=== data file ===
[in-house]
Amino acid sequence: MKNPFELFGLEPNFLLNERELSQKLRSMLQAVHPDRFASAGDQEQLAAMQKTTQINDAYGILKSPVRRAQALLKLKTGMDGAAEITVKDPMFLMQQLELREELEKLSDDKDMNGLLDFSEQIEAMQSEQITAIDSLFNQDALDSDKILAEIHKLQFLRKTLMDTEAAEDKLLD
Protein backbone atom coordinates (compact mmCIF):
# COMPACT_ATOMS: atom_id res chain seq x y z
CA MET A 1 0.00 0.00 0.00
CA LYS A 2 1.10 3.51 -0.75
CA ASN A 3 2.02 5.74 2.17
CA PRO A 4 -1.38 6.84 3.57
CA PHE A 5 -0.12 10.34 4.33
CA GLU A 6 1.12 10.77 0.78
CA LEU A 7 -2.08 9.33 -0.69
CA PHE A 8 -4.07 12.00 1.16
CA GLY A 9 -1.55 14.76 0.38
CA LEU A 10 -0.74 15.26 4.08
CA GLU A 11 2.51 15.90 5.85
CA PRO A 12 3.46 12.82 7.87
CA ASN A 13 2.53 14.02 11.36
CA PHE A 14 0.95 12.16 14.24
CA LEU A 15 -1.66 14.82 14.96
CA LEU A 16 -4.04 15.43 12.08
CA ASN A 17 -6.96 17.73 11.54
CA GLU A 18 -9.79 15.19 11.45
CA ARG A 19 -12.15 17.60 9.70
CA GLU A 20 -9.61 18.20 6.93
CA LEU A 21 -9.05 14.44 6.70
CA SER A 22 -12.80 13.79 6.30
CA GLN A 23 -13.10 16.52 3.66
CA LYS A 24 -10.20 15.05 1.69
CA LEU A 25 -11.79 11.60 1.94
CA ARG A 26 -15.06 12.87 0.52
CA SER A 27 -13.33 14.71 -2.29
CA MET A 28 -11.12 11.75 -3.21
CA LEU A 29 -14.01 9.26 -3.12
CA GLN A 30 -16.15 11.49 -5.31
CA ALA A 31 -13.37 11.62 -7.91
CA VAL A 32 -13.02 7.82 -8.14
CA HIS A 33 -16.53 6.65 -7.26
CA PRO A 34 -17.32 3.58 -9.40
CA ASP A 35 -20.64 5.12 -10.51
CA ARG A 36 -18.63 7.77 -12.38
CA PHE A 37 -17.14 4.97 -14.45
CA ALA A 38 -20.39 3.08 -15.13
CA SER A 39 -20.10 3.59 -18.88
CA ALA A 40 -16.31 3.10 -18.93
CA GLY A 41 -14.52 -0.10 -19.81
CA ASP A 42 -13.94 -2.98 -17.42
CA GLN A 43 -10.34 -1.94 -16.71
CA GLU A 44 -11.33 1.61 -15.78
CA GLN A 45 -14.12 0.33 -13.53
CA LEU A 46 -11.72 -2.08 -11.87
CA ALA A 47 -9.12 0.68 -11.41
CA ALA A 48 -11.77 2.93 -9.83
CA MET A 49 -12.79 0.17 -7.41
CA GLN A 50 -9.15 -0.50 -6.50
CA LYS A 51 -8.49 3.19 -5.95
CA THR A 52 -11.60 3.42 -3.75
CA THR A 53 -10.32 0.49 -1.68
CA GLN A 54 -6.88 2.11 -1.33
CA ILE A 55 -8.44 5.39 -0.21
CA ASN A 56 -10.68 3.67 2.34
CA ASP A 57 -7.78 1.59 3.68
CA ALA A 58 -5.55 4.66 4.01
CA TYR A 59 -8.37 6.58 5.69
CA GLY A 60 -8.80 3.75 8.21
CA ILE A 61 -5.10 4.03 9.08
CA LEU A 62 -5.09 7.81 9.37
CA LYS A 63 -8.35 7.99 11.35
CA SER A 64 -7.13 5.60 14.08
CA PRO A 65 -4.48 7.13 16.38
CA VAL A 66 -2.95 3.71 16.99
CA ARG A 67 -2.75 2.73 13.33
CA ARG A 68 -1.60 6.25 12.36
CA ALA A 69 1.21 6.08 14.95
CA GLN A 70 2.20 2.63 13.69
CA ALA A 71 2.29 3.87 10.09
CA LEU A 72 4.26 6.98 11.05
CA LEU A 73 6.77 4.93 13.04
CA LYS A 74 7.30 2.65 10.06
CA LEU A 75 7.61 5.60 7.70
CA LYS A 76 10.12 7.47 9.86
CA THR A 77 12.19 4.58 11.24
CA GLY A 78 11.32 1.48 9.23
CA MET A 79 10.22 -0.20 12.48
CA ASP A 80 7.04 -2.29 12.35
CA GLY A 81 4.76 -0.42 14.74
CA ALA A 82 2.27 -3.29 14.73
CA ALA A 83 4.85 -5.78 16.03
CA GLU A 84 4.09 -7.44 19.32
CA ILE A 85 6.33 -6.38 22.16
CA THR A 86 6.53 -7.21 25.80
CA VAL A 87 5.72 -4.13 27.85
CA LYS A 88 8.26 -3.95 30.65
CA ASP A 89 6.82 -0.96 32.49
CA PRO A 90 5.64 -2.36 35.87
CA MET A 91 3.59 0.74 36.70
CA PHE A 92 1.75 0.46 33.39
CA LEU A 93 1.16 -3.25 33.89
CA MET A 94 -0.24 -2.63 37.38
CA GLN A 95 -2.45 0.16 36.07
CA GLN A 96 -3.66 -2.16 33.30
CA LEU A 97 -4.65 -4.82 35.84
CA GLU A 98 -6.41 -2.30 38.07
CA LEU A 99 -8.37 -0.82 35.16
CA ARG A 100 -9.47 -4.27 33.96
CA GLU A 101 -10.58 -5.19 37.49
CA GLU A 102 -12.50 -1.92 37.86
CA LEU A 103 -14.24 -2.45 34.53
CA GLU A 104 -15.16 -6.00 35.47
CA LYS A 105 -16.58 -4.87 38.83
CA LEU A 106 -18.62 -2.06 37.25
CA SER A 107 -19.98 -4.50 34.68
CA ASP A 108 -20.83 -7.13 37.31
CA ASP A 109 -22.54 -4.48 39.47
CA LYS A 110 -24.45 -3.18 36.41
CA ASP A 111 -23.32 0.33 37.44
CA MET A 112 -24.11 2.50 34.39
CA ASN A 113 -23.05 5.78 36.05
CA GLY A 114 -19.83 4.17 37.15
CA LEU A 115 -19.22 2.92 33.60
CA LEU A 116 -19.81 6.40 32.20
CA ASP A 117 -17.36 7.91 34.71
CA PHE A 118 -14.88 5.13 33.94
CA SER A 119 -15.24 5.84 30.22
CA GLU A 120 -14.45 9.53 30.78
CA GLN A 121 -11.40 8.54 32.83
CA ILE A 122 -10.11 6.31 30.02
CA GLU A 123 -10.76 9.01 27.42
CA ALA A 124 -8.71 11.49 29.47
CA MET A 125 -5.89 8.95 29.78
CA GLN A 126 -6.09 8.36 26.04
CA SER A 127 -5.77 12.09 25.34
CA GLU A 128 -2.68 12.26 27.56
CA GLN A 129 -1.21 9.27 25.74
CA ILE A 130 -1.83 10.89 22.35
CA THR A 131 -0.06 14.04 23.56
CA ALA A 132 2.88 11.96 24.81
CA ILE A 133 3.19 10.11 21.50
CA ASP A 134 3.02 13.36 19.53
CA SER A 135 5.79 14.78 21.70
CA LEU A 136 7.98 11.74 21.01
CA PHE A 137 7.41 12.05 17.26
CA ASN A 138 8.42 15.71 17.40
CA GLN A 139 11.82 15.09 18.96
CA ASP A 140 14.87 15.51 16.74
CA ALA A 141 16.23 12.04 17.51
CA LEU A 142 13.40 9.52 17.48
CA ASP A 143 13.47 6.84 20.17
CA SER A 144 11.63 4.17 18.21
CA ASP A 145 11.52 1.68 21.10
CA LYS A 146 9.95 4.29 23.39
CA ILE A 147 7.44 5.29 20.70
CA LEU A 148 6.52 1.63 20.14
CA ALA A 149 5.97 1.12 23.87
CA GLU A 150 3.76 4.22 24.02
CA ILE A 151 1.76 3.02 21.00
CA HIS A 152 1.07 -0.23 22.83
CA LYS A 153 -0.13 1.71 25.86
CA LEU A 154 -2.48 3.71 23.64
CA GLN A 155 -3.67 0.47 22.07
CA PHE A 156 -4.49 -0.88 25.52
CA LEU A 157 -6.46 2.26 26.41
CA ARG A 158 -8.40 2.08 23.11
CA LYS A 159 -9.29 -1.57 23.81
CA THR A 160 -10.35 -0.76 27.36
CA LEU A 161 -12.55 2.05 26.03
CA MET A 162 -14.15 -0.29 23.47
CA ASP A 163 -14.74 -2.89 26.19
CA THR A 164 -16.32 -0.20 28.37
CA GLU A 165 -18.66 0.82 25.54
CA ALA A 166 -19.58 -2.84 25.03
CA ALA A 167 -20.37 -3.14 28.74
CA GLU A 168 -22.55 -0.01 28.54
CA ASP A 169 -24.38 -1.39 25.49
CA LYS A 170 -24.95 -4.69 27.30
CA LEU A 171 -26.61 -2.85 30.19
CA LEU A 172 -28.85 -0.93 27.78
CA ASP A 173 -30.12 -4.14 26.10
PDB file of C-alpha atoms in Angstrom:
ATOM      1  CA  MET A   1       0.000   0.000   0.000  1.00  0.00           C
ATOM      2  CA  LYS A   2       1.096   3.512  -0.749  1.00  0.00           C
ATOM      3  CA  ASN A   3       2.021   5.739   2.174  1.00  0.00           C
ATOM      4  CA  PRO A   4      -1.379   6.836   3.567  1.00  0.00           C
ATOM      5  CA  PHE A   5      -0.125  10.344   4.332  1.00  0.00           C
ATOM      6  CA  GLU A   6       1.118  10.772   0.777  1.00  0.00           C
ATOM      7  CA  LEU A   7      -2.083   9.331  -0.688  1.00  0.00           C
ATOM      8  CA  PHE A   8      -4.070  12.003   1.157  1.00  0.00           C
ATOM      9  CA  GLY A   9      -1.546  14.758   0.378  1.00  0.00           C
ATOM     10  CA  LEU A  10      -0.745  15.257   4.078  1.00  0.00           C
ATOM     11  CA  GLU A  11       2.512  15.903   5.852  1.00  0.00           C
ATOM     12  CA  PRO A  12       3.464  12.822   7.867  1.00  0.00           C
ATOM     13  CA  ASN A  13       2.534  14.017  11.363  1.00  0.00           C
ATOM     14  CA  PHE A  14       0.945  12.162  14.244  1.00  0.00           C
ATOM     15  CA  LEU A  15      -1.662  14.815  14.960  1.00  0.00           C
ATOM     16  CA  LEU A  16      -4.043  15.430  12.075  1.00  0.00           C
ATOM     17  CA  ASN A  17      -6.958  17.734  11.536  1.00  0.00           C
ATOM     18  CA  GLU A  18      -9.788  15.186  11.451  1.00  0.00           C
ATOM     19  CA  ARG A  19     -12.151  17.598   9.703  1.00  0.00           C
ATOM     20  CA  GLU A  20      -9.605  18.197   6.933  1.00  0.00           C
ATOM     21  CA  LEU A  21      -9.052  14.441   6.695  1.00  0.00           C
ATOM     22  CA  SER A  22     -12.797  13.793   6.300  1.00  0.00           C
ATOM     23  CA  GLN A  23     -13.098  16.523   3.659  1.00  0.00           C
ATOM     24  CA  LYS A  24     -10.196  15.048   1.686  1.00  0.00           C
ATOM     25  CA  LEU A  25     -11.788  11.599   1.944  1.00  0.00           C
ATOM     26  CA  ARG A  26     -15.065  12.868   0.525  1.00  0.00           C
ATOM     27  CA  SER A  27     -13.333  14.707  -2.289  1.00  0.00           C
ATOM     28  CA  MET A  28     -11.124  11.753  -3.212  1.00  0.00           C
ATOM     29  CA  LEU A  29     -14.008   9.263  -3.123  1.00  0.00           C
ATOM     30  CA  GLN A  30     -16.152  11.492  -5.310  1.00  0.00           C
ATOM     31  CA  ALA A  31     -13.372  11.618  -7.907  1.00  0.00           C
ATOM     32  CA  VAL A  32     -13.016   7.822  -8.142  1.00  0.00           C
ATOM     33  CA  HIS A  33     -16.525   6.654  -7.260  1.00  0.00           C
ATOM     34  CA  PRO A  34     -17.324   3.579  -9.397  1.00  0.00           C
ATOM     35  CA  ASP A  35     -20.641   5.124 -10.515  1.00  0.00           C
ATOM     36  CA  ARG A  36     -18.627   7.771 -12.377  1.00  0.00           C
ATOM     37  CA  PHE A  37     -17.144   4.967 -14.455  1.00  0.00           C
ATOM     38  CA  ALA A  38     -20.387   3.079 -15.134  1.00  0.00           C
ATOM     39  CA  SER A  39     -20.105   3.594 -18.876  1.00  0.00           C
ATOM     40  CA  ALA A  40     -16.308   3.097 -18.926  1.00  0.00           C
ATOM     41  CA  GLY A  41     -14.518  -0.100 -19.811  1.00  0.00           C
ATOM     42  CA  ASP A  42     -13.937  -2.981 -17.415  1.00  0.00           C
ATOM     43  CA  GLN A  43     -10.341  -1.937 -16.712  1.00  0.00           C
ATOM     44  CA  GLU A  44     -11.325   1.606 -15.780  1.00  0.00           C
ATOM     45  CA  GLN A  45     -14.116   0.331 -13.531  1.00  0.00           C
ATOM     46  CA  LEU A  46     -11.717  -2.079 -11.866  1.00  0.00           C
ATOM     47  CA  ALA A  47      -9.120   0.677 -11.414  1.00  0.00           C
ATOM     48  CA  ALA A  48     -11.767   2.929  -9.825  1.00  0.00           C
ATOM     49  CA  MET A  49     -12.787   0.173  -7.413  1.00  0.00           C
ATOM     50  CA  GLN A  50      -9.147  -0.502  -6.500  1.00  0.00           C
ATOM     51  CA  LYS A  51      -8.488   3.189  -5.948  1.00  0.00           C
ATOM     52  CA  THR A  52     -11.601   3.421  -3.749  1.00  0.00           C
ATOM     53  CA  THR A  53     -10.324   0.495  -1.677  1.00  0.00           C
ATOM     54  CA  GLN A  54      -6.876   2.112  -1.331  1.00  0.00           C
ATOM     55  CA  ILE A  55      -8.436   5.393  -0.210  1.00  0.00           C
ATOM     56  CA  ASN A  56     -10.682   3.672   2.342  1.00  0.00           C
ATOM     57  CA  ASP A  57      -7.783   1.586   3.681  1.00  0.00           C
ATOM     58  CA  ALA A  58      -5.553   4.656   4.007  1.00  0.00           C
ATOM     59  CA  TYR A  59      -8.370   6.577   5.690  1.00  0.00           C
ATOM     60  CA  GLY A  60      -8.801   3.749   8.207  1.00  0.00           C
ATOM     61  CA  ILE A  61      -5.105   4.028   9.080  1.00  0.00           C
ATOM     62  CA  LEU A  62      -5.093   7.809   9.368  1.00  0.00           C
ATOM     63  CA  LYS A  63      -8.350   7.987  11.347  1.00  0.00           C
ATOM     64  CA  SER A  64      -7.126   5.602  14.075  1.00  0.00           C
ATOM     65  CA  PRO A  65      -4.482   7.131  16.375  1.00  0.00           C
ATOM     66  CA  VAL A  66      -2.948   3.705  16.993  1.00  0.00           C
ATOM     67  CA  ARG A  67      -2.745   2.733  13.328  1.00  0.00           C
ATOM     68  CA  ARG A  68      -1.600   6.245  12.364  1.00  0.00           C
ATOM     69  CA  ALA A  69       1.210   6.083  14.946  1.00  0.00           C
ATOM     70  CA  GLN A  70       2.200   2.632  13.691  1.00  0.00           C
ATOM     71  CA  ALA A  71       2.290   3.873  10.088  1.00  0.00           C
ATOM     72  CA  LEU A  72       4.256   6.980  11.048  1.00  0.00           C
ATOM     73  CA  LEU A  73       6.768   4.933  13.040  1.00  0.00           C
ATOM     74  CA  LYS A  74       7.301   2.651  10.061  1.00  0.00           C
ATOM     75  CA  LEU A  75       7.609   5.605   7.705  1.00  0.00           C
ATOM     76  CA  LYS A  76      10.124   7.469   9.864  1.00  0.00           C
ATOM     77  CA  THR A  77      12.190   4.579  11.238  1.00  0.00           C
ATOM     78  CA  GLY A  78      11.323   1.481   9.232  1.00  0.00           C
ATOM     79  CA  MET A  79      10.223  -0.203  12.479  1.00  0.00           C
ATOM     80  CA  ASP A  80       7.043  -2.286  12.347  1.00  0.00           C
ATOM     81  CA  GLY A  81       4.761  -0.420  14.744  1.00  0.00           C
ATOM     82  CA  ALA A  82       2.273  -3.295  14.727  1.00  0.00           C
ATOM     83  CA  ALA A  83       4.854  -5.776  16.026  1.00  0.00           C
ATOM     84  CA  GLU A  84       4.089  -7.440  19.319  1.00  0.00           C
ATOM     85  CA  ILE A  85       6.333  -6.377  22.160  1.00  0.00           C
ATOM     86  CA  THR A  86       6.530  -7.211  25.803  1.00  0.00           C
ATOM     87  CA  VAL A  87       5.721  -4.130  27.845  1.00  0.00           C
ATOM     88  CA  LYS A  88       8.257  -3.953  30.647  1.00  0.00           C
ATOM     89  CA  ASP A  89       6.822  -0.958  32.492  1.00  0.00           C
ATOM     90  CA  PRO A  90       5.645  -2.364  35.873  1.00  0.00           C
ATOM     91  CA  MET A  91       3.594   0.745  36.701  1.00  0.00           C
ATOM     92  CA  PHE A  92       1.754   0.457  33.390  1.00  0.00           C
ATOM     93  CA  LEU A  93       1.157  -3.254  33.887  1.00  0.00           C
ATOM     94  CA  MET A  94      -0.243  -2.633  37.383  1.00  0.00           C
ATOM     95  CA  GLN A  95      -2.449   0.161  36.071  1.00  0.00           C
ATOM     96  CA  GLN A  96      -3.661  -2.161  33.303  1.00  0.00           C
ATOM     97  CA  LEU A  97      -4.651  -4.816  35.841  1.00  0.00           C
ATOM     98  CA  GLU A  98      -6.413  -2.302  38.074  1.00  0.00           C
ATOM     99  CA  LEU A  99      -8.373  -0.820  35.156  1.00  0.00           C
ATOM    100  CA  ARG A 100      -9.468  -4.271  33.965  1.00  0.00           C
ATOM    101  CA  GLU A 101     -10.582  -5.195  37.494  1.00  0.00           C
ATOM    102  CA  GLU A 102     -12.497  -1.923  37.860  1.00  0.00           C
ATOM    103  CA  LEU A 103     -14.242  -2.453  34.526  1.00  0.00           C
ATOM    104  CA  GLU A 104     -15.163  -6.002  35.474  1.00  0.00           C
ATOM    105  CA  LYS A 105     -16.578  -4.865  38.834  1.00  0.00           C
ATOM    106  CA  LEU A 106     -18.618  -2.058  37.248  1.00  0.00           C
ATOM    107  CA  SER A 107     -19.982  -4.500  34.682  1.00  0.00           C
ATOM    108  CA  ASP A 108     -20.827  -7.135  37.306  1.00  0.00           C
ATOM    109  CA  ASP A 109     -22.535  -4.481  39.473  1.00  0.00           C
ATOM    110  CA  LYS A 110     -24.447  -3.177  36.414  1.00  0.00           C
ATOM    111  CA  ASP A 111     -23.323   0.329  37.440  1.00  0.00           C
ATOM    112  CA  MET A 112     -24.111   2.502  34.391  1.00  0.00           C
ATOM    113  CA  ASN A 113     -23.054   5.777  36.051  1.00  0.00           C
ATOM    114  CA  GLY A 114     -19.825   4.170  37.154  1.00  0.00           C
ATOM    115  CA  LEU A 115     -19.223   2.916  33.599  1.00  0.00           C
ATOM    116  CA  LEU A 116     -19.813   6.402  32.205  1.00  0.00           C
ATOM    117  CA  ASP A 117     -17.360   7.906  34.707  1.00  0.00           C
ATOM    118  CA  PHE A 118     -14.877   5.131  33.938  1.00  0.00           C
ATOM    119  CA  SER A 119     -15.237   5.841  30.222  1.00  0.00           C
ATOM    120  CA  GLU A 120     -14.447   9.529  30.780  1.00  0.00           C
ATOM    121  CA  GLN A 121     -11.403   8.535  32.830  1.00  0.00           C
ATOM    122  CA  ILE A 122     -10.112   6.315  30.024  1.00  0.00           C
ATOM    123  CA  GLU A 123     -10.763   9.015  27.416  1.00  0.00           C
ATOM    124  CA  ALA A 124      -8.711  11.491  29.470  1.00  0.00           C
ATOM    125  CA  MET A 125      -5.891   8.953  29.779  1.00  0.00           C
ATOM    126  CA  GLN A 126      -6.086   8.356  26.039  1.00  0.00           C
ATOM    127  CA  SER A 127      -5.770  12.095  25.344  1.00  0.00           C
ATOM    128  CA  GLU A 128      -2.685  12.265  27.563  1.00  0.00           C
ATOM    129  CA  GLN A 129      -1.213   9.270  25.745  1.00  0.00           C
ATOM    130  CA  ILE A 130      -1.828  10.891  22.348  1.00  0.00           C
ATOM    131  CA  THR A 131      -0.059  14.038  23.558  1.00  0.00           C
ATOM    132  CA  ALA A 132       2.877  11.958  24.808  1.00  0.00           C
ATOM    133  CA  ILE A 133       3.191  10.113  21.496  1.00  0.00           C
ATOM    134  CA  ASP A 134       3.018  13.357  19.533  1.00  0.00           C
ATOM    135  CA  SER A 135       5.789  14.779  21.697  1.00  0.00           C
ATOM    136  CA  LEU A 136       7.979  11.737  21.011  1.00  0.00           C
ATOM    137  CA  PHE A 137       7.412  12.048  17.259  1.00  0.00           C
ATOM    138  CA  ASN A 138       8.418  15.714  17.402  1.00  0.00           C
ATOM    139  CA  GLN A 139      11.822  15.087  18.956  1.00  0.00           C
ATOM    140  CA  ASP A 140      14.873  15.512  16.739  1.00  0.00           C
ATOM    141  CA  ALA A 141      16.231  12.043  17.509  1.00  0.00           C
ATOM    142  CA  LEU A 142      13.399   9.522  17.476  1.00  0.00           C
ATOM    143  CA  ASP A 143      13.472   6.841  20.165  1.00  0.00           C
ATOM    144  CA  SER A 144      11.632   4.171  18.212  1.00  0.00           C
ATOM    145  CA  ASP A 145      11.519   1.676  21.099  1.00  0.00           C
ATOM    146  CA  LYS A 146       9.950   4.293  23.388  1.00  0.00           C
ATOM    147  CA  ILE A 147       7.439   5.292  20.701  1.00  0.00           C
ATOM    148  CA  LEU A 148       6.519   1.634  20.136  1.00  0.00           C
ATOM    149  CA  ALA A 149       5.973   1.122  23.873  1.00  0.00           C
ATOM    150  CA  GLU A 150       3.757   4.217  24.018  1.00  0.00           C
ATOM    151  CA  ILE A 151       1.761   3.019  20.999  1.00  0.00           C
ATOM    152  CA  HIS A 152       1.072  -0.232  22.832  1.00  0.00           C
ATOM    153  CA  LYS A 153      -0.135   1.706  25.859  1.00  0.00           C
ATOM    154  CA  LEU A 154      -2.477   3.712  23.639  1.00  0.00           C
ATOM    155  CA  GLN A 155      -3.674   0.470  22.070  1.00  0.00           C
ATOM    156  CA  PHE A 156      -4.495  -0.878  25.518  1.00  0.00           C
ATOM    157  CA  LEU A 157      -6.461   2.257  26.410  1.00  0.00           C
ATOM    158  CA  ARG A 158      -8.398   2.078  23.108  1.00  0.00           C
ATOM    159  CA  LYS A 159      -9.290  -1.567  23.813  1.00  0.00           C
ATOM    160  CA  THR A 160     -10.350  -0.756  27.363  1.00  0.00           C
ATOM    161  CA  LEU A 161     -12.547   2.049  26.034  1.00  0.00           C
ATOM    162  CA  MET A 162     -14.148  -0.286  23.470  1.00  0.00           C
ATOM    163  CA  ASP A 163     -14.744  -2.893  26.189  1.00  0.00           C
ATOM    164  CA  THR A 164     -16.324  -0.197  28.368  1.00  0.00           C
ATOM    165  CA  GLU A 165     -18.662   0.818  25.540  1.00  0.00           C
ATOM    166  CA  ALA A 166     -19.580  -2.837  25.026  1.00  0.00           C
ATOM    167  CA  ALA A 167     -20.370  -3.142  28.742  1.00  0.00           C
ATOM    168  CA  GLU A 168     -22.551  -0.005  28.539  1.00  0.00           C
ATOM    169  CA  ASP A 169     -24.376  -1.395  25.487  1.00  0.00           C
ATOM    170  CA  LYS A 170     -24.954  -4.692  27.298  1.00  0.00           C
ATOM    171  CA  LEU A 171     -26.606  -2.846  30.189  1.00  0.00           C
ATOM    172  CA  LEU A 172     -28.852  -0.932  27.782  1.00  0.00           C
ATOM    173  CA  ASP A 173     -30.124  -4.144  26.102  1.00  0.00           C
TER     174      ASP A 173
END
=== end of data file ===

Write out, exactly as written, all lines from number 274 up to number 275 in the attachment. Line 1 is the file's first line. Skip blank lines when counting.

ATOM     96  CA  GLN A  96      -3.661  -2.161  33.303  1.00  0.00           C
ATOM     97  CA  LEU A  97      -4.651  -4.816  35.841  1.00  0.00           C